The confusing and contradictory statements about Trump’s health

Information about President Trump’s condition has been incomplete, confusing and, at times, contradictory since early Friday morning when the commander in chief announced that he had tested positive for the novel coronavirus.

Trump’s medical team, led by White House physician Sean Conley, has been criticized for painting a rosy portrait of Trump’s condition Saturday, without disclosing that the president had been given supplemental oxygen or put on a steroid that is usually reserved for severely ill coronavirus patients.

[Trump returns to White House, downplaying virus that hospitalized him]

“I was trying to reflect the upbeat attitude that the team, the president, over his course of illness, has had,” Conley said. “I didn’t want to give any information that might steer the course of illness in another direction. And in doing so, you know, it came off that we were trying to hide something, which wasn’t necessarily true. … The fact of the matter is that he’s doing really well.”

Conley and his team cleared Trump to be discharged from the hospital Monday evening, though many experts note that the president is still at a stage in the illness when patients are prone to unexpected complications, and Conley himself acknowledged that he wouldn’t take a “final deep sigh of relief” until early next week.

Mixed signals on the severity of Trump’s illness

Trump and his doctors have repeatedly assured the public that all is well, though Robert Wachter, chairman of the University of California at San Francisco’s department of medicine, told The Washington Post that, based on the details we know about the president’s hospitalization and treatment, it seemed unwise to discharge him from the hospital.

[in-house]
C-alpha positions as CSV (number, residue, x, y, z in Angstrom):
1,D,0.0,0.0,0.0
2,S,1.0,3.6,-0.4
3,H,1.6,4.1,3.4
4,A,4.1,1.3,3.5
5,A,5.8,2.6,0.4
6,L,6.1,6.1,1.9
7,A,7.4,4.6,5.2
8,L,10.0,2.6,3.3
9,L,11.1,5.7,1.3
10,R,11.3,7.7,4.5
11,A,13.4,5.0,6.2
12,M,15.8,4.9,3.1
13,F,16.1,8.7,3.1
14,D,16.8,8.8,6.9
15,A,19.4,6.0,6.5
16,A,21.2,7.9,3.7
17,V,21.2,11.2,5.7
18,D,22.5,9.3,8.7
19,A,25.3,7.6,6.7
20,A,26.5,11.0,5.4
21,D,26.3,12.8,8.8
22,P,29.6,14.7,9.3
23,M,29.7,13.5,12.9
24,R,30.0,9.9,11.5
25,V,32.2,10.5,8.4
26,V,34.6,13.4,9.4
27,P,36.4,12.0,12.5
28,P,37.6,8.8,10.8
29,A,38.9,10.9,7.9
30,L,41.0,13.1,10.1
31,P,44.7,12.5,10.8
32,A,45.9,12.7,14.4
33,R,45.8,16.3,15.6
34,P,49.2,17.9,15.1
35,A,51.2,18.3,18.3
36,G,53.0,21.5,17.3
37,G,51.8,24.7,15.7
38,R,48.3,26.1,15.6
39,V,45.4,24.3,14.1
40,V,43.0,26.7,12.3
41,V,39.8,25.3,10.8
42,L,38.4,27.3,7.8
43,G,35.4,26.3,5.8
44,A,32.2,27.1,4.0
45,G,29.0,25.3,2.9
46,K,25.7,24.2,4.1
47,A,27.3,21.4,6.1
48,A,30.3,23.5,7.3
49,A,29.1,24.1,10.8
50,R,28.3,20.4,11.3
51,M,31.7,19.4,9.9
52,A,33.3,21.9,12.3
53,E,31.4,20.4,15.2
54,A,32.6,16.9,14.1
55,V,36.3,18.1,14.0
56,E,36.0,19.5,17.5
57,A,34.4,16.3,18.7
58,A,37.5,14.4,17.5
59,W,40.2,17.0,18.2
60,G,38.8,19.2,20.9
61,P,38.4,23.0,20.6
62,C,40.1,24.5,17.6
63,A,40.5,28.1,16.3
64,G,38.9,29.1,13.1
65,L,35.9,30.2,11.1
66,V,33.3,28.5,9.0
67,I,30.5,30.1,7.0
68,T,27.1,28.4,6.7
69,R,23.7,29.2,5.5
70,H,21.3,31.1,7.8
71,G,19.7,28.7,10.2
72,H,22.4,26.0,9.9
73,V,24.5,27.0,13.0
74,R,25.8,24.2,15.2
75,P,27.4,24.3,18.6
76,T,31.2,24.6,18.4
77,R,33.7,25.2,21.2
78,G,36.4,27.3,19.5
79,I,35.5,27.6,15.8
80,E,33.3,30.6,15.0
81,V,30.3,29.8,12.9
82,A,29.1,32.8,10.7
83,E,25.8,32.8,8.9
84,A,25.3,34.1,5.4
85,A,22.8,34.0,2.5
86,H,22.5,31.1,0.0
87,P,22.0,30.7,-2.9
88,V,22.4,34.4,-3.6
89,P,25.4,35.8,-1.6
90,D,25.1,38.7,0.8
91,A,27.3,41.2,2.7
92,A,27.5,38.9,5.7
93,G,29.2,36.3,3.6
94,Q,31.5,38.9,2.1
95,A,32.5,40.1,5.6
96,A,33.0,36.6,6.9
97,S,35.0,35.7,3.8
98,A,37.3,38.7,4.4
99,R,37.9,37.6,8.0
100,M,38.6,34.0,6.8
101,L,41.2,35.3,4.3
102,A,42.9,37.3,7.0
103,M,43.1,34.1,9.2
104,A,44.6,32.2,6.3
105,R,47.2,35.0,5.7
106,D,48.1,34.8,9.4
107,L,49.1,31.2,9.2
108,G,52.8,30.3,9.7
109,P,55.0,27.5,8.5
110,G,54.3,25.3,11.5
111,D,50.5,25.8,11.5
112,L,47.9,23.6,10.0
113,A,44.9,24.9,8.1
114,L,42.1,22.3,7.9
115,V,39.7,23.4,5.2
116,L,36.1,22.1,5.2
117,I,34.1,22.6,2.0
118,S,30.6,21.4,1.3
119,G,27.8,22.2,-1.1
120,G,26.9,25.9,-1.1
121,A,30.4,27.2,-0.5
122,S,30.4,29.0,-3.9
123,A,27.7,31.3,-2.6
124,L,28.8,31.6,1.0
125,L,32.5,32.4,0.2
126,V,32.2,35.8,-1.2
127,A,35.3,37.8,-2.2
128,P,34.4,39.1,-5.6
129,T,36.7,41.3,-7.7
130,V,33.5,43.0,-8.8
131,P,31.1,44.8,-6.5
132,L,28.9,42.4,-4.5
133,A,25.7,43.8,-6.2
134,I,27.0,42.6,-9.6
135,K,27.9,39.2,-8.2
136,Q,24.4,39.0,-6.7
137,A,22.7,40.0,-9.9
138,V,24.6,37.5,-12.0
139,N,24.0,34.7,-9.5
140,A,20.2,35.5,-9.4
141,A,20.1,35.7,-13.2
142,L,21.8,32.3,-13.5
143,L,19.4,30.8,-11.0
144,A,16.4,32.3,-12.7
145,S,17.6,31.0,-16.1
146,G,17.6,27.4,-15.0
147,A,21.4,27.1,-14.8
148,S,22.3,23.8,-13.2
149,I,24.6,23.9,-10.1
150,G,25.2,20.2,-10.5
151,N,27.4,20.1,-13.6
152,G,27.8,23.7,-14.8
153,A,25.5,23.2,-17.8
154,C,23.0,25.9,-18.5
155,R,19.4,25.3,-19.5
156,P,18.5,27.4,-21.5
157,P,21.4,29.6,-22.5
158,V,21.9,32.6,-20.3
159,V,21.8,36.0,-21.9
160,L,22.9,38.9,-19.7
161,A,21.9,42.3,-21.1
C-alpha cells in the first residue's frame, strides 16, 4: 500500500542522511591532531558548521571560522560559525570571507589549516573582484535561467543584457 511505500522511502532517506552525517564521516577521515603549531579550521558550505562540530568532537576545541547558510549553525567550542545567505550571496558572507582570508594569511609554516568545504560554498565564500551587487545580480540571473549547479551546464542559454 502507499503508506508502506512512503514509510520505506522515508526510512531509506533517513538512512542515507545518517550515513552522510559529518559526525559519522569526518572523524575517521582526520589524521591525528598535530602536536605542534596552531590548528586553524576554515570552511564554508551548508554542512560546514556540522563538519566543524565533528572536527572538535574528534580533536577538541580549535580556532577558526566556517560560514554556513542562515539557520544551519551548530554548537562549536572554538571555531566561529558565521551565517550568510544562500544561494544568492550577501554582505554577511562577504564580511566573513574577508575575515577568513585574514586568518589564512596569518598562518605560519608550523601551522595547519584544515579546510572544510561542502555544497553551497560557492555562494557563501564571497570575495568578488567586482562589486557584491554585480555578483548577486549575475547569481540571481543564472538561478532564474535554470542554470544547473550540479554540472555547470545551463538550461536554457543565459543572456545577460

“For someone sick enough to have required remdesivir and dexamethasone, I can’t think of a situation in which a patient would be okay to leave on Day 3, even with the White House’s medical capacity,” he said.

Conley and his team have also refused to discuss the president’s lung scans, saying only that “there’s some expected findings, but nothing of any major clinical concern.”

Statements are from Trump’s doctors, President Trump or other White House officials.

Friday Oct. 2
Friday afternoon
Friday evening
I’m going to Walter Reed hospital. I think I’m doing very well. President Trump
Saturday Oct. 3
Saturday evening
The president’s vitals over the last 24 hours were very concerning, and the next 48 hours will be critical in terms of his care. We’re still not on a clear path to a full recovery. Mark Meadows, White House chief of staff
Saturday night
President Trump continues to do well, having made substantial progress since diagnosis. This evening he completed the second dose of Remdesivir without complication. Sean Conley
Sunday Oct. 4
Sunday morning
The President has experienced two episodes of transient drops in his oxygen saturation … It was the determination of the team … that we initiate Dexamethasone. Sean Conley
Sunday morning
[Asked why he was
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